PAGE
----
The Internet of Things (IoT) has been hitting the news headlines recently and last Friday the world discovered just how vulnerable they can be. A network of devices including webcams and baby-monitors were hijacked by a hacking botnet which by initializing a Distributed Denial of Service (DDoS) attack brought down many of the websites we all use as part of our daily lives, including Twitter and Paypal.
But what is a DDoS attack and why are connected IoT devices a key part of this enormous cyber-security disaster?
A Denial of Service (DoS) is a cyber attack where the hacker seeks to make a machine, network or website unusable. Most are achieved by flooding the target with huge numbers of requests to overload systems and prevent it from working. The added D at the front of DDoS stands for distributed, referring to the practice of using many, often thousands of unique devices as part of the attack. Hacked IoT devices make for great DDoS tools as many are shipped with insecure default settings, default passwords and easily exploitable code.
Consumers don’t spend much time thinking about the security of their connected baby monitors, fridges and lightbulbs. They often aren’t even aware that they can be hacked. It is therefore unsurprising that most people don’t realise that just like computers and smartphones, IoT devices require updates to keep them safe from hackers.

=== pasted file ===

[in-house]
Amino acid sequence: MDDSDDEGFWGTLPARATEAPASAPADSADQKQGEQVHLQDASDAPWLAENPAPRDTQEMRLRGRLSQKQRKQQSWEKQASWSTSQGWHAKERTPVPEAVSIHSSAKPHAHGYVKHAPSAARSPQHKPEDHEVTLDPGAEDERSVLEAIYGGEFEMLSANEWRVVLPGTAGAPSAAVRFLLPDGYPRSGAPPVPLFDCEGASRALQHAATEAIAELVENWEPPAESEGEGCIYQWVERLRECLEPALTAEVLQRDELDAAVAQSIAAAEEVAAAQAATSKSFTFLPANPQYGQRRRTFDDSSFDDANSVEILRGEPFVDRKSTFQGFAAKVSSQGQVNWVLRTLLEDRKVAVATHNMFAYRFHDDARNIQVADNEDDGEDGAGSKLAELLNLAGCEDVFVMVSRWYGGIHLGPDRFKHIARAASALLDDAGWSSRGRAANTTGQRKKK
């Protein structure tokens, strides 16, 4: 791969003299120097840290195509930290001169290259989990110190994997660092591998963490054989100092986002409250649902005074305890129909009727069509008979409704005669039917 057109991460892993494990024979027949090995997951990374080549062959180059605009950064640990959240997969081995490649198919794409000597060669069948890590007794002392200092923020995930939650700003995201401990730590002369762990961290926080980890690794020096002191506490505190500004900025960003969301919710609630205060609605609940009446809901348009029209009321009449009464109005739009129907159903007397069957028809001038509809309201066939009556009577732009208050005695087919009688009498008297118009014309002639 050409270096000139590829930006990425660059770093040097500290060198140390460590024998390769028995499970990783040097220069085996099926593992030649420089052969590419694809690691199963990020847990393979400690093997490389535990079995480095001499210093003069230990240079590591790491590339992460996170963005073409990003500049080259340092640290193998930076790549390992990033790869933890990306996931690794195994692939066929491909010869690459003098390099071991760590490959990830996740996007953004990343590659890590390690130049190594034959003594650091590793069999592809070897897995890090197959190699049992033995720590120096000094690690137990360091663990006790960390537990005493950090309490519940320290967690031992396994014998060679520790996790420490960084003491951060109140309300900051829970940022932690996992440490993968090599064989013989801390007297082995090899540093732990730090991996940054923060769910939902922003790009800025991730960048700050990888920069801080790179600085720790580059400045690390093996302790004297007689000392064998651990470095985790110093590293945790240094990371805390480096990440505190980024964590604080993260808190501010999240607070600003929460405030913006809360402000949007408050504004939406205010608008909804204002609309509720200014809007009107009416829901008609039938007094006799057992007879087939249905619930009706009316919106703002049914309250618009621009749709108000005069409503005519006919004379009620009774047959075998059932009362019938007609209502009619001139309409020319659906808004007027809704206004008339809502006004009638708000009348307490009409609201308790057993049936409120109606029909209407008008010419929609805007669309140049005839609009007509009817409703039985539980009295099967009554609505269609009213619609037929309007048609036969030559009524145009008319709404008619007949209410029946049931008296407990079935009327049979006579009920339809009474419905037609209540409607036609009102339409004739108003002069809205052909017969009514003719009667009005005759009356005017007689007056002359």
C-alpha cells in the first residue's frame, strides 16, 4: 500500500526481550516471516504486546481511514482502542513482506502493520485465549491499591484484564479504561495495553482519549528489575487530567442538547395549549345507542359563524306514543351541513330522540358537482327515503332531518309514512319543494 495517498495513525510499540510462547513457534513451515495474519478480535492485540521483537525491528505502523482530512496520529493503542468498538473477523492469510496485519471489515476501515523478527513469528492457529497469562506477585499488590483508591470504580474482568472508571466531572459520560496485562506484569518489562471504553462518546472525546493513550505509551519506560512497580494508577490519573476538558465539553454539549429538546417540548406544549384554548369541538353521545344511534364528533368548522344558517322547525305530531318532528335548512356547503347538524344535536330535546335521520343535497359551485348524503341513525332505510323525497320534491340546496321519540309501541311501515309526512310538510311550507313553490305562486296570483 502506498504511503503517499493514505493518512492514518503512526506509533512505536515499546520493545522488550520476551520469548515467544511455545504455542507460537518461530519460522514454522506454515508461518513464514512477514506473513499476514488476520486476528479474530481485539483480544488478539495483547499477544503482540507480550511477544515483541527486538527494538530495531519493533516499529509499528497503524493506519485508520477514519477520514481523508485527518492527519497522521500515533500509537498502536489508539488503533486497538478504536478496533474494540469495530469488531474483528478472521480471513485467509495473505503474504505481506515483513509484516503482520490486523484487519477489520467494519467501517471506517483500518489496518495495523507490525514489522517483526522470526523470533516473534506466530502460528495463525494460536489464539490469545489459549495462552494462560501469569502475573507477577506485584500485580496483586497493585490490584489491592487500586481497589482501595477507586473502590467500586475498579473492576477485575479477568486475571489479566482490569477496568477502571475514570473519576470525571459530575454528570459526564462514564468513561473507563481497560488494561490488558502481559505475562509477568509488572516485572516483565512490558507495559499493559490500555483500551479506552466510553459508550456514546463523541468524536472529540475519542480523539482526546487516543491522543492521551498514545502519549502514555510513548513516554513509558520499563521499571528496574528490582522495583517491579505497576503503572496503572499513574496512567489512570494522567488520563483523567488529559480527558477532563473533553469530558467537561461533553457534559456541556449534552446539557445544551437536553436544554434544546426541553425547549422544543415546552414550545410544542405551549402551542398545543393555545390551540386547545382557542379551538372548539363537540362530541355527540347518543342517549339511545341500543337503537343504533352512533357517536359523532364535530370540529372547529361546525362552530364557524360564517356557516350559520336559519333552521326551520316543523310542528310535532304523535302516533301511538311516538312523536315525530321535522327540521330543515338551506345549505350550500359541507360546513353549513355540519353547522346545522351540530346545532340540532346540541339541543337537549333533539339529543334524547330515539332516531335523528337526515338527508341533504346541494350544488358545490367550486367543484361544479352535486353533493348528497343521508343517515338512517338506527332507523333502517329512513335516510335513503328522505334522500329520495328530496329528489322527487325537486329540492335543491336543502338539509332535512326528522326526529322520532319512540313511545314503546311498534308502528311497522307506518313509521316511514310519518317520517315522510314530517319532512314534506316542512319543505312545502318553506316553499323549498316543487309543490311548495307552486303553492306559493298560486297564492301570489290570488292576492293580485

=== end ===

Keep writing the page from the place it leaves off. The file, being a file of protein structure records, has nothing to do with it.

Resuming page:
Companies and governments are finally waking up to these problems and beginning to realise they need to do more to inform consumers. Following a one-day Internet of Things security session organised by the US government, a group of major tech firms ranging from AT&T to Microsoft has agreed to work on raising awareness of IoT device security.
One issue discussed was the need to inform consumers about how long a device was safe to use. With regular security updates needed to protect devices, consumers often use insecure devices, not realising they are unprotected and easy to hack. Following the meeting, the manufacturers have provisionally committed to updating and patching devices for a set number of years, with the date stuck on the box in much the same way as food or medicine.
In the press today we see that one Chinese firm is taking measures to ensure that passwords for their devices aren’t automatically generated. This is one of the most obvious risks to IoT devices and one which consumers routinely ignore, changing the password for any connected device instantly offers a level of security which is the equivalent of buying a lock for a door.
Big Brother Watch has long called for firms to install privacy and security by design into connected devices. Rather than seeing privacy or security as a dirty word or as an inhibitor to innovation, we have argued that by taking these two key requirements into consideration right at the start of the design process companies can do the following;
As Christmas looms and the lure of IoT or “smart” devices are considered as gifts for the family, we hope to see companies give far more detail about how they are to secure these shiny new devices so they don’t become a target for hackers.